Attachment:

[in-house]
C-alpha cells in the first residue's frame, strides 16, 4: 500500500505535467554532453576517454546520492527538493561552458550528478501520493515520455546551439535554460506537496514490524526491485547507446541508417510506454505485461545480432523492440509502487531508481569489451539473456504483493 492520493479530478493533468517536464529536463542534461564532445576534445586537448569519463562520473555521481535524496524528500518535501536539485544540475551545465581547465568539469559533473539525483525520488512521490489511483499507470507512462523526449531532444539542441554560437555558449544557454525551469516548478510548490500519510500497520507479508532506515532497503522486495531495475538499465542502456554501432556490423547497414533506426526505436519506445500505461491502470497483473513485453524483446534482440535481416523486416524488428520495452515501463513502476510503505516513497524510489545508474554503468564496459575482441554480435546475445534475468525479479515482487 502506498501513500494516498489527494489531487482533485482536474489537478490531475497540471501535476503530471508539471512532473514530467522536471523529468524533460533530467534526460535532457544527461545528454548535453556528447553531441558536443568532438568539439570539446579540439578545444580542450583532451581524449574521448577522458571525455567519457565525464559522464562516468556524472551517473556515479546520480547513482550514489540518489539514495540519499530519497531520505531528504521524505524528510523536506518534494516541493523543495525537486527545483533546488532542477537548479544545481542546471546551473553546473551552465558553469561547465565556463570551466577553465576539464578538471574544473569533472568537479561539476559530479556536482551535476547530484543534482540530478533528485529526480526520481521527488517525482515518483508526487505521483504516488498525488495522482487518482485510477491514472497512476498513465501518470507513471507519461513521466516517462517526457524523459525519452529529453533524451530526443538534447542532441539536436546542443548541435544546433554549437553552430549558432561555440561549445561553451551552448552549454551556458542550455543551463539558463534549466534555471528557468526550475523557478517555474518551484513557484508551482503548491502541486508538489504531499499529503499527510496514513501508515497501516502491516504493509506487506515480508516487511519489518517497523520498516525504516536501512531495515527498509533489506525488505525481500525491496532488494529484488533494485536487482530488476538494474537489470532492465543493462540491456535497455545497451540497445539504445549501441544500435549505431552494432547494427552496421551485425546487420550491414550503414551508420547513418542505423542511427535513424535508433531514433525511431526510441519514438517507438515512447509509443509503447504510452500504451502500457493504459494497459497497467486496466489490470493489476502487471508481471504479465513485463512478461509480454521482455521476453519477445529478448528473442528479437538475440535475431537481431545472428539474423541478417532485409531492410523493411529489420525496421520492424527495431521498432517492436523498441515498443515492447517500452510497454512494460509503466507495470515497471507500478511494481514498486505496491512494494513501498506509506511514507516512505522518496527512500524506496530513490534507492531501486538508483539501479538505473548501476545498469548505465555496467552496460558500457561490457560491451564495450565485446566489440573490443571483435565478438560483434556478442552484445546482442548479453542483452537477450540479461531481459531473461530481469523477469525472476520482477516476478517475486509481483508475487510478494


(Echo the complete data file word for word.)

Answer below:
[in-house]
C-alpha cells in the first residue's frame, strides 16, 4: 500500500505535467554532453576517454546520492527538493561552458550528478501520493515520455546551439535554460506537496514490524526491485547507446541508417510506454505485461545480432523492440509502487531508481569489451539473456504483493 492520493479530478493533468517536464529536463542534461564532445576534445586537448569519463562520473555521481535524496524528500518535501536539485544540475551545465581547465568539469559533473539525483525520488512521490489511483499507470507512462523526449531532444539542441554560437555558449544557454525551469516548478510548490500519510500497520507479508532506515532497503522486495531495475538499465542502456554501432556490423547497414533506426526505436519506445500505461491502470497483473513485453524483446534482440535481416523486416524488428520495452515501463513502476510503505516513497524510489545508474554503468564496459575482441554480435546475445534475468525479479515482487 502506498501513500494516498489527494489531487482533485482536474489537478490531475497540471501535476503530471508539471512532473514530467522536471523529468524533460533530467534526460535532457544527461545528454548535453556528447553531441558536443568532438568539439570539446579540439578545444580542450583532451581524449574521448577522458571525455567519457565525464559522464562516468556524472551517473556515479546520480547513482550514489540518489539514495540519499530519497531520505531528504521524505524528510523536506518534494516541493523543495525537486527545483533546488532542477537548479544545481542546471546551473553546473551552465558553469561547465565556463570551466577553465576539464578538471574544473569533472568537479561539476559530479556536482551535476547530484543534482540530478533528485529526480526520481521527488517525482515518483508526487505521483504516488498525488495522482487518482485510477491514472497512476498513465501518470507513471507519461513521466516517462517526457524523459525519452529529453533524451530526443538534447542532441539536436546542443548541435544546433554549437553552430549558432561555440561549445561553451551552448552549454551556458542550455543551463539558463534549466534555471528557468526550475523557478517555474518551484513557484508551482503548491502541486508538489504531499499529503499527510496514513501508515497501516502491516504493509506487506515480508516487511519489518517497523520498516525504516536501512531495515527498509533489506525488505525481500525491496532488494529484488533494485536487482530488476538494474537489470532492465543493462540491456535497455545497451540497445539504445549501441544500435549505431552494432547494427552496421551485425546487420550491414550503414551508420547513418542505423542511427535513424535508433531514433525511431526510441519514438517507438515512447509509443509503447504510452500504451502500457493504459494497459497497467486496466489490470493489476502487471508481471504479465513485463512478461509480454521482455521476453519477445529478448528473442528479437538475440535475431537481431545472428539474423541478417532485409531492410523493411529489420525496421520492424527495431521498432517492436523498441515498443515492447517500452510497454512494460509503466507495470515497471507500478511494481514498486505496491512494494513501498506509506511514507516512505522518496527512500524506496530513490534507492531501486538508483539501479538505473548501476545498469548505465555496467552496460558500457561490457560491451564495450565485446566489440573490443571483435565478438560483434556478442552484445546482442548479453542483452537477450540479461531481459531473461530481469523477469525472476520482477516476478517475486509481483508475487510478494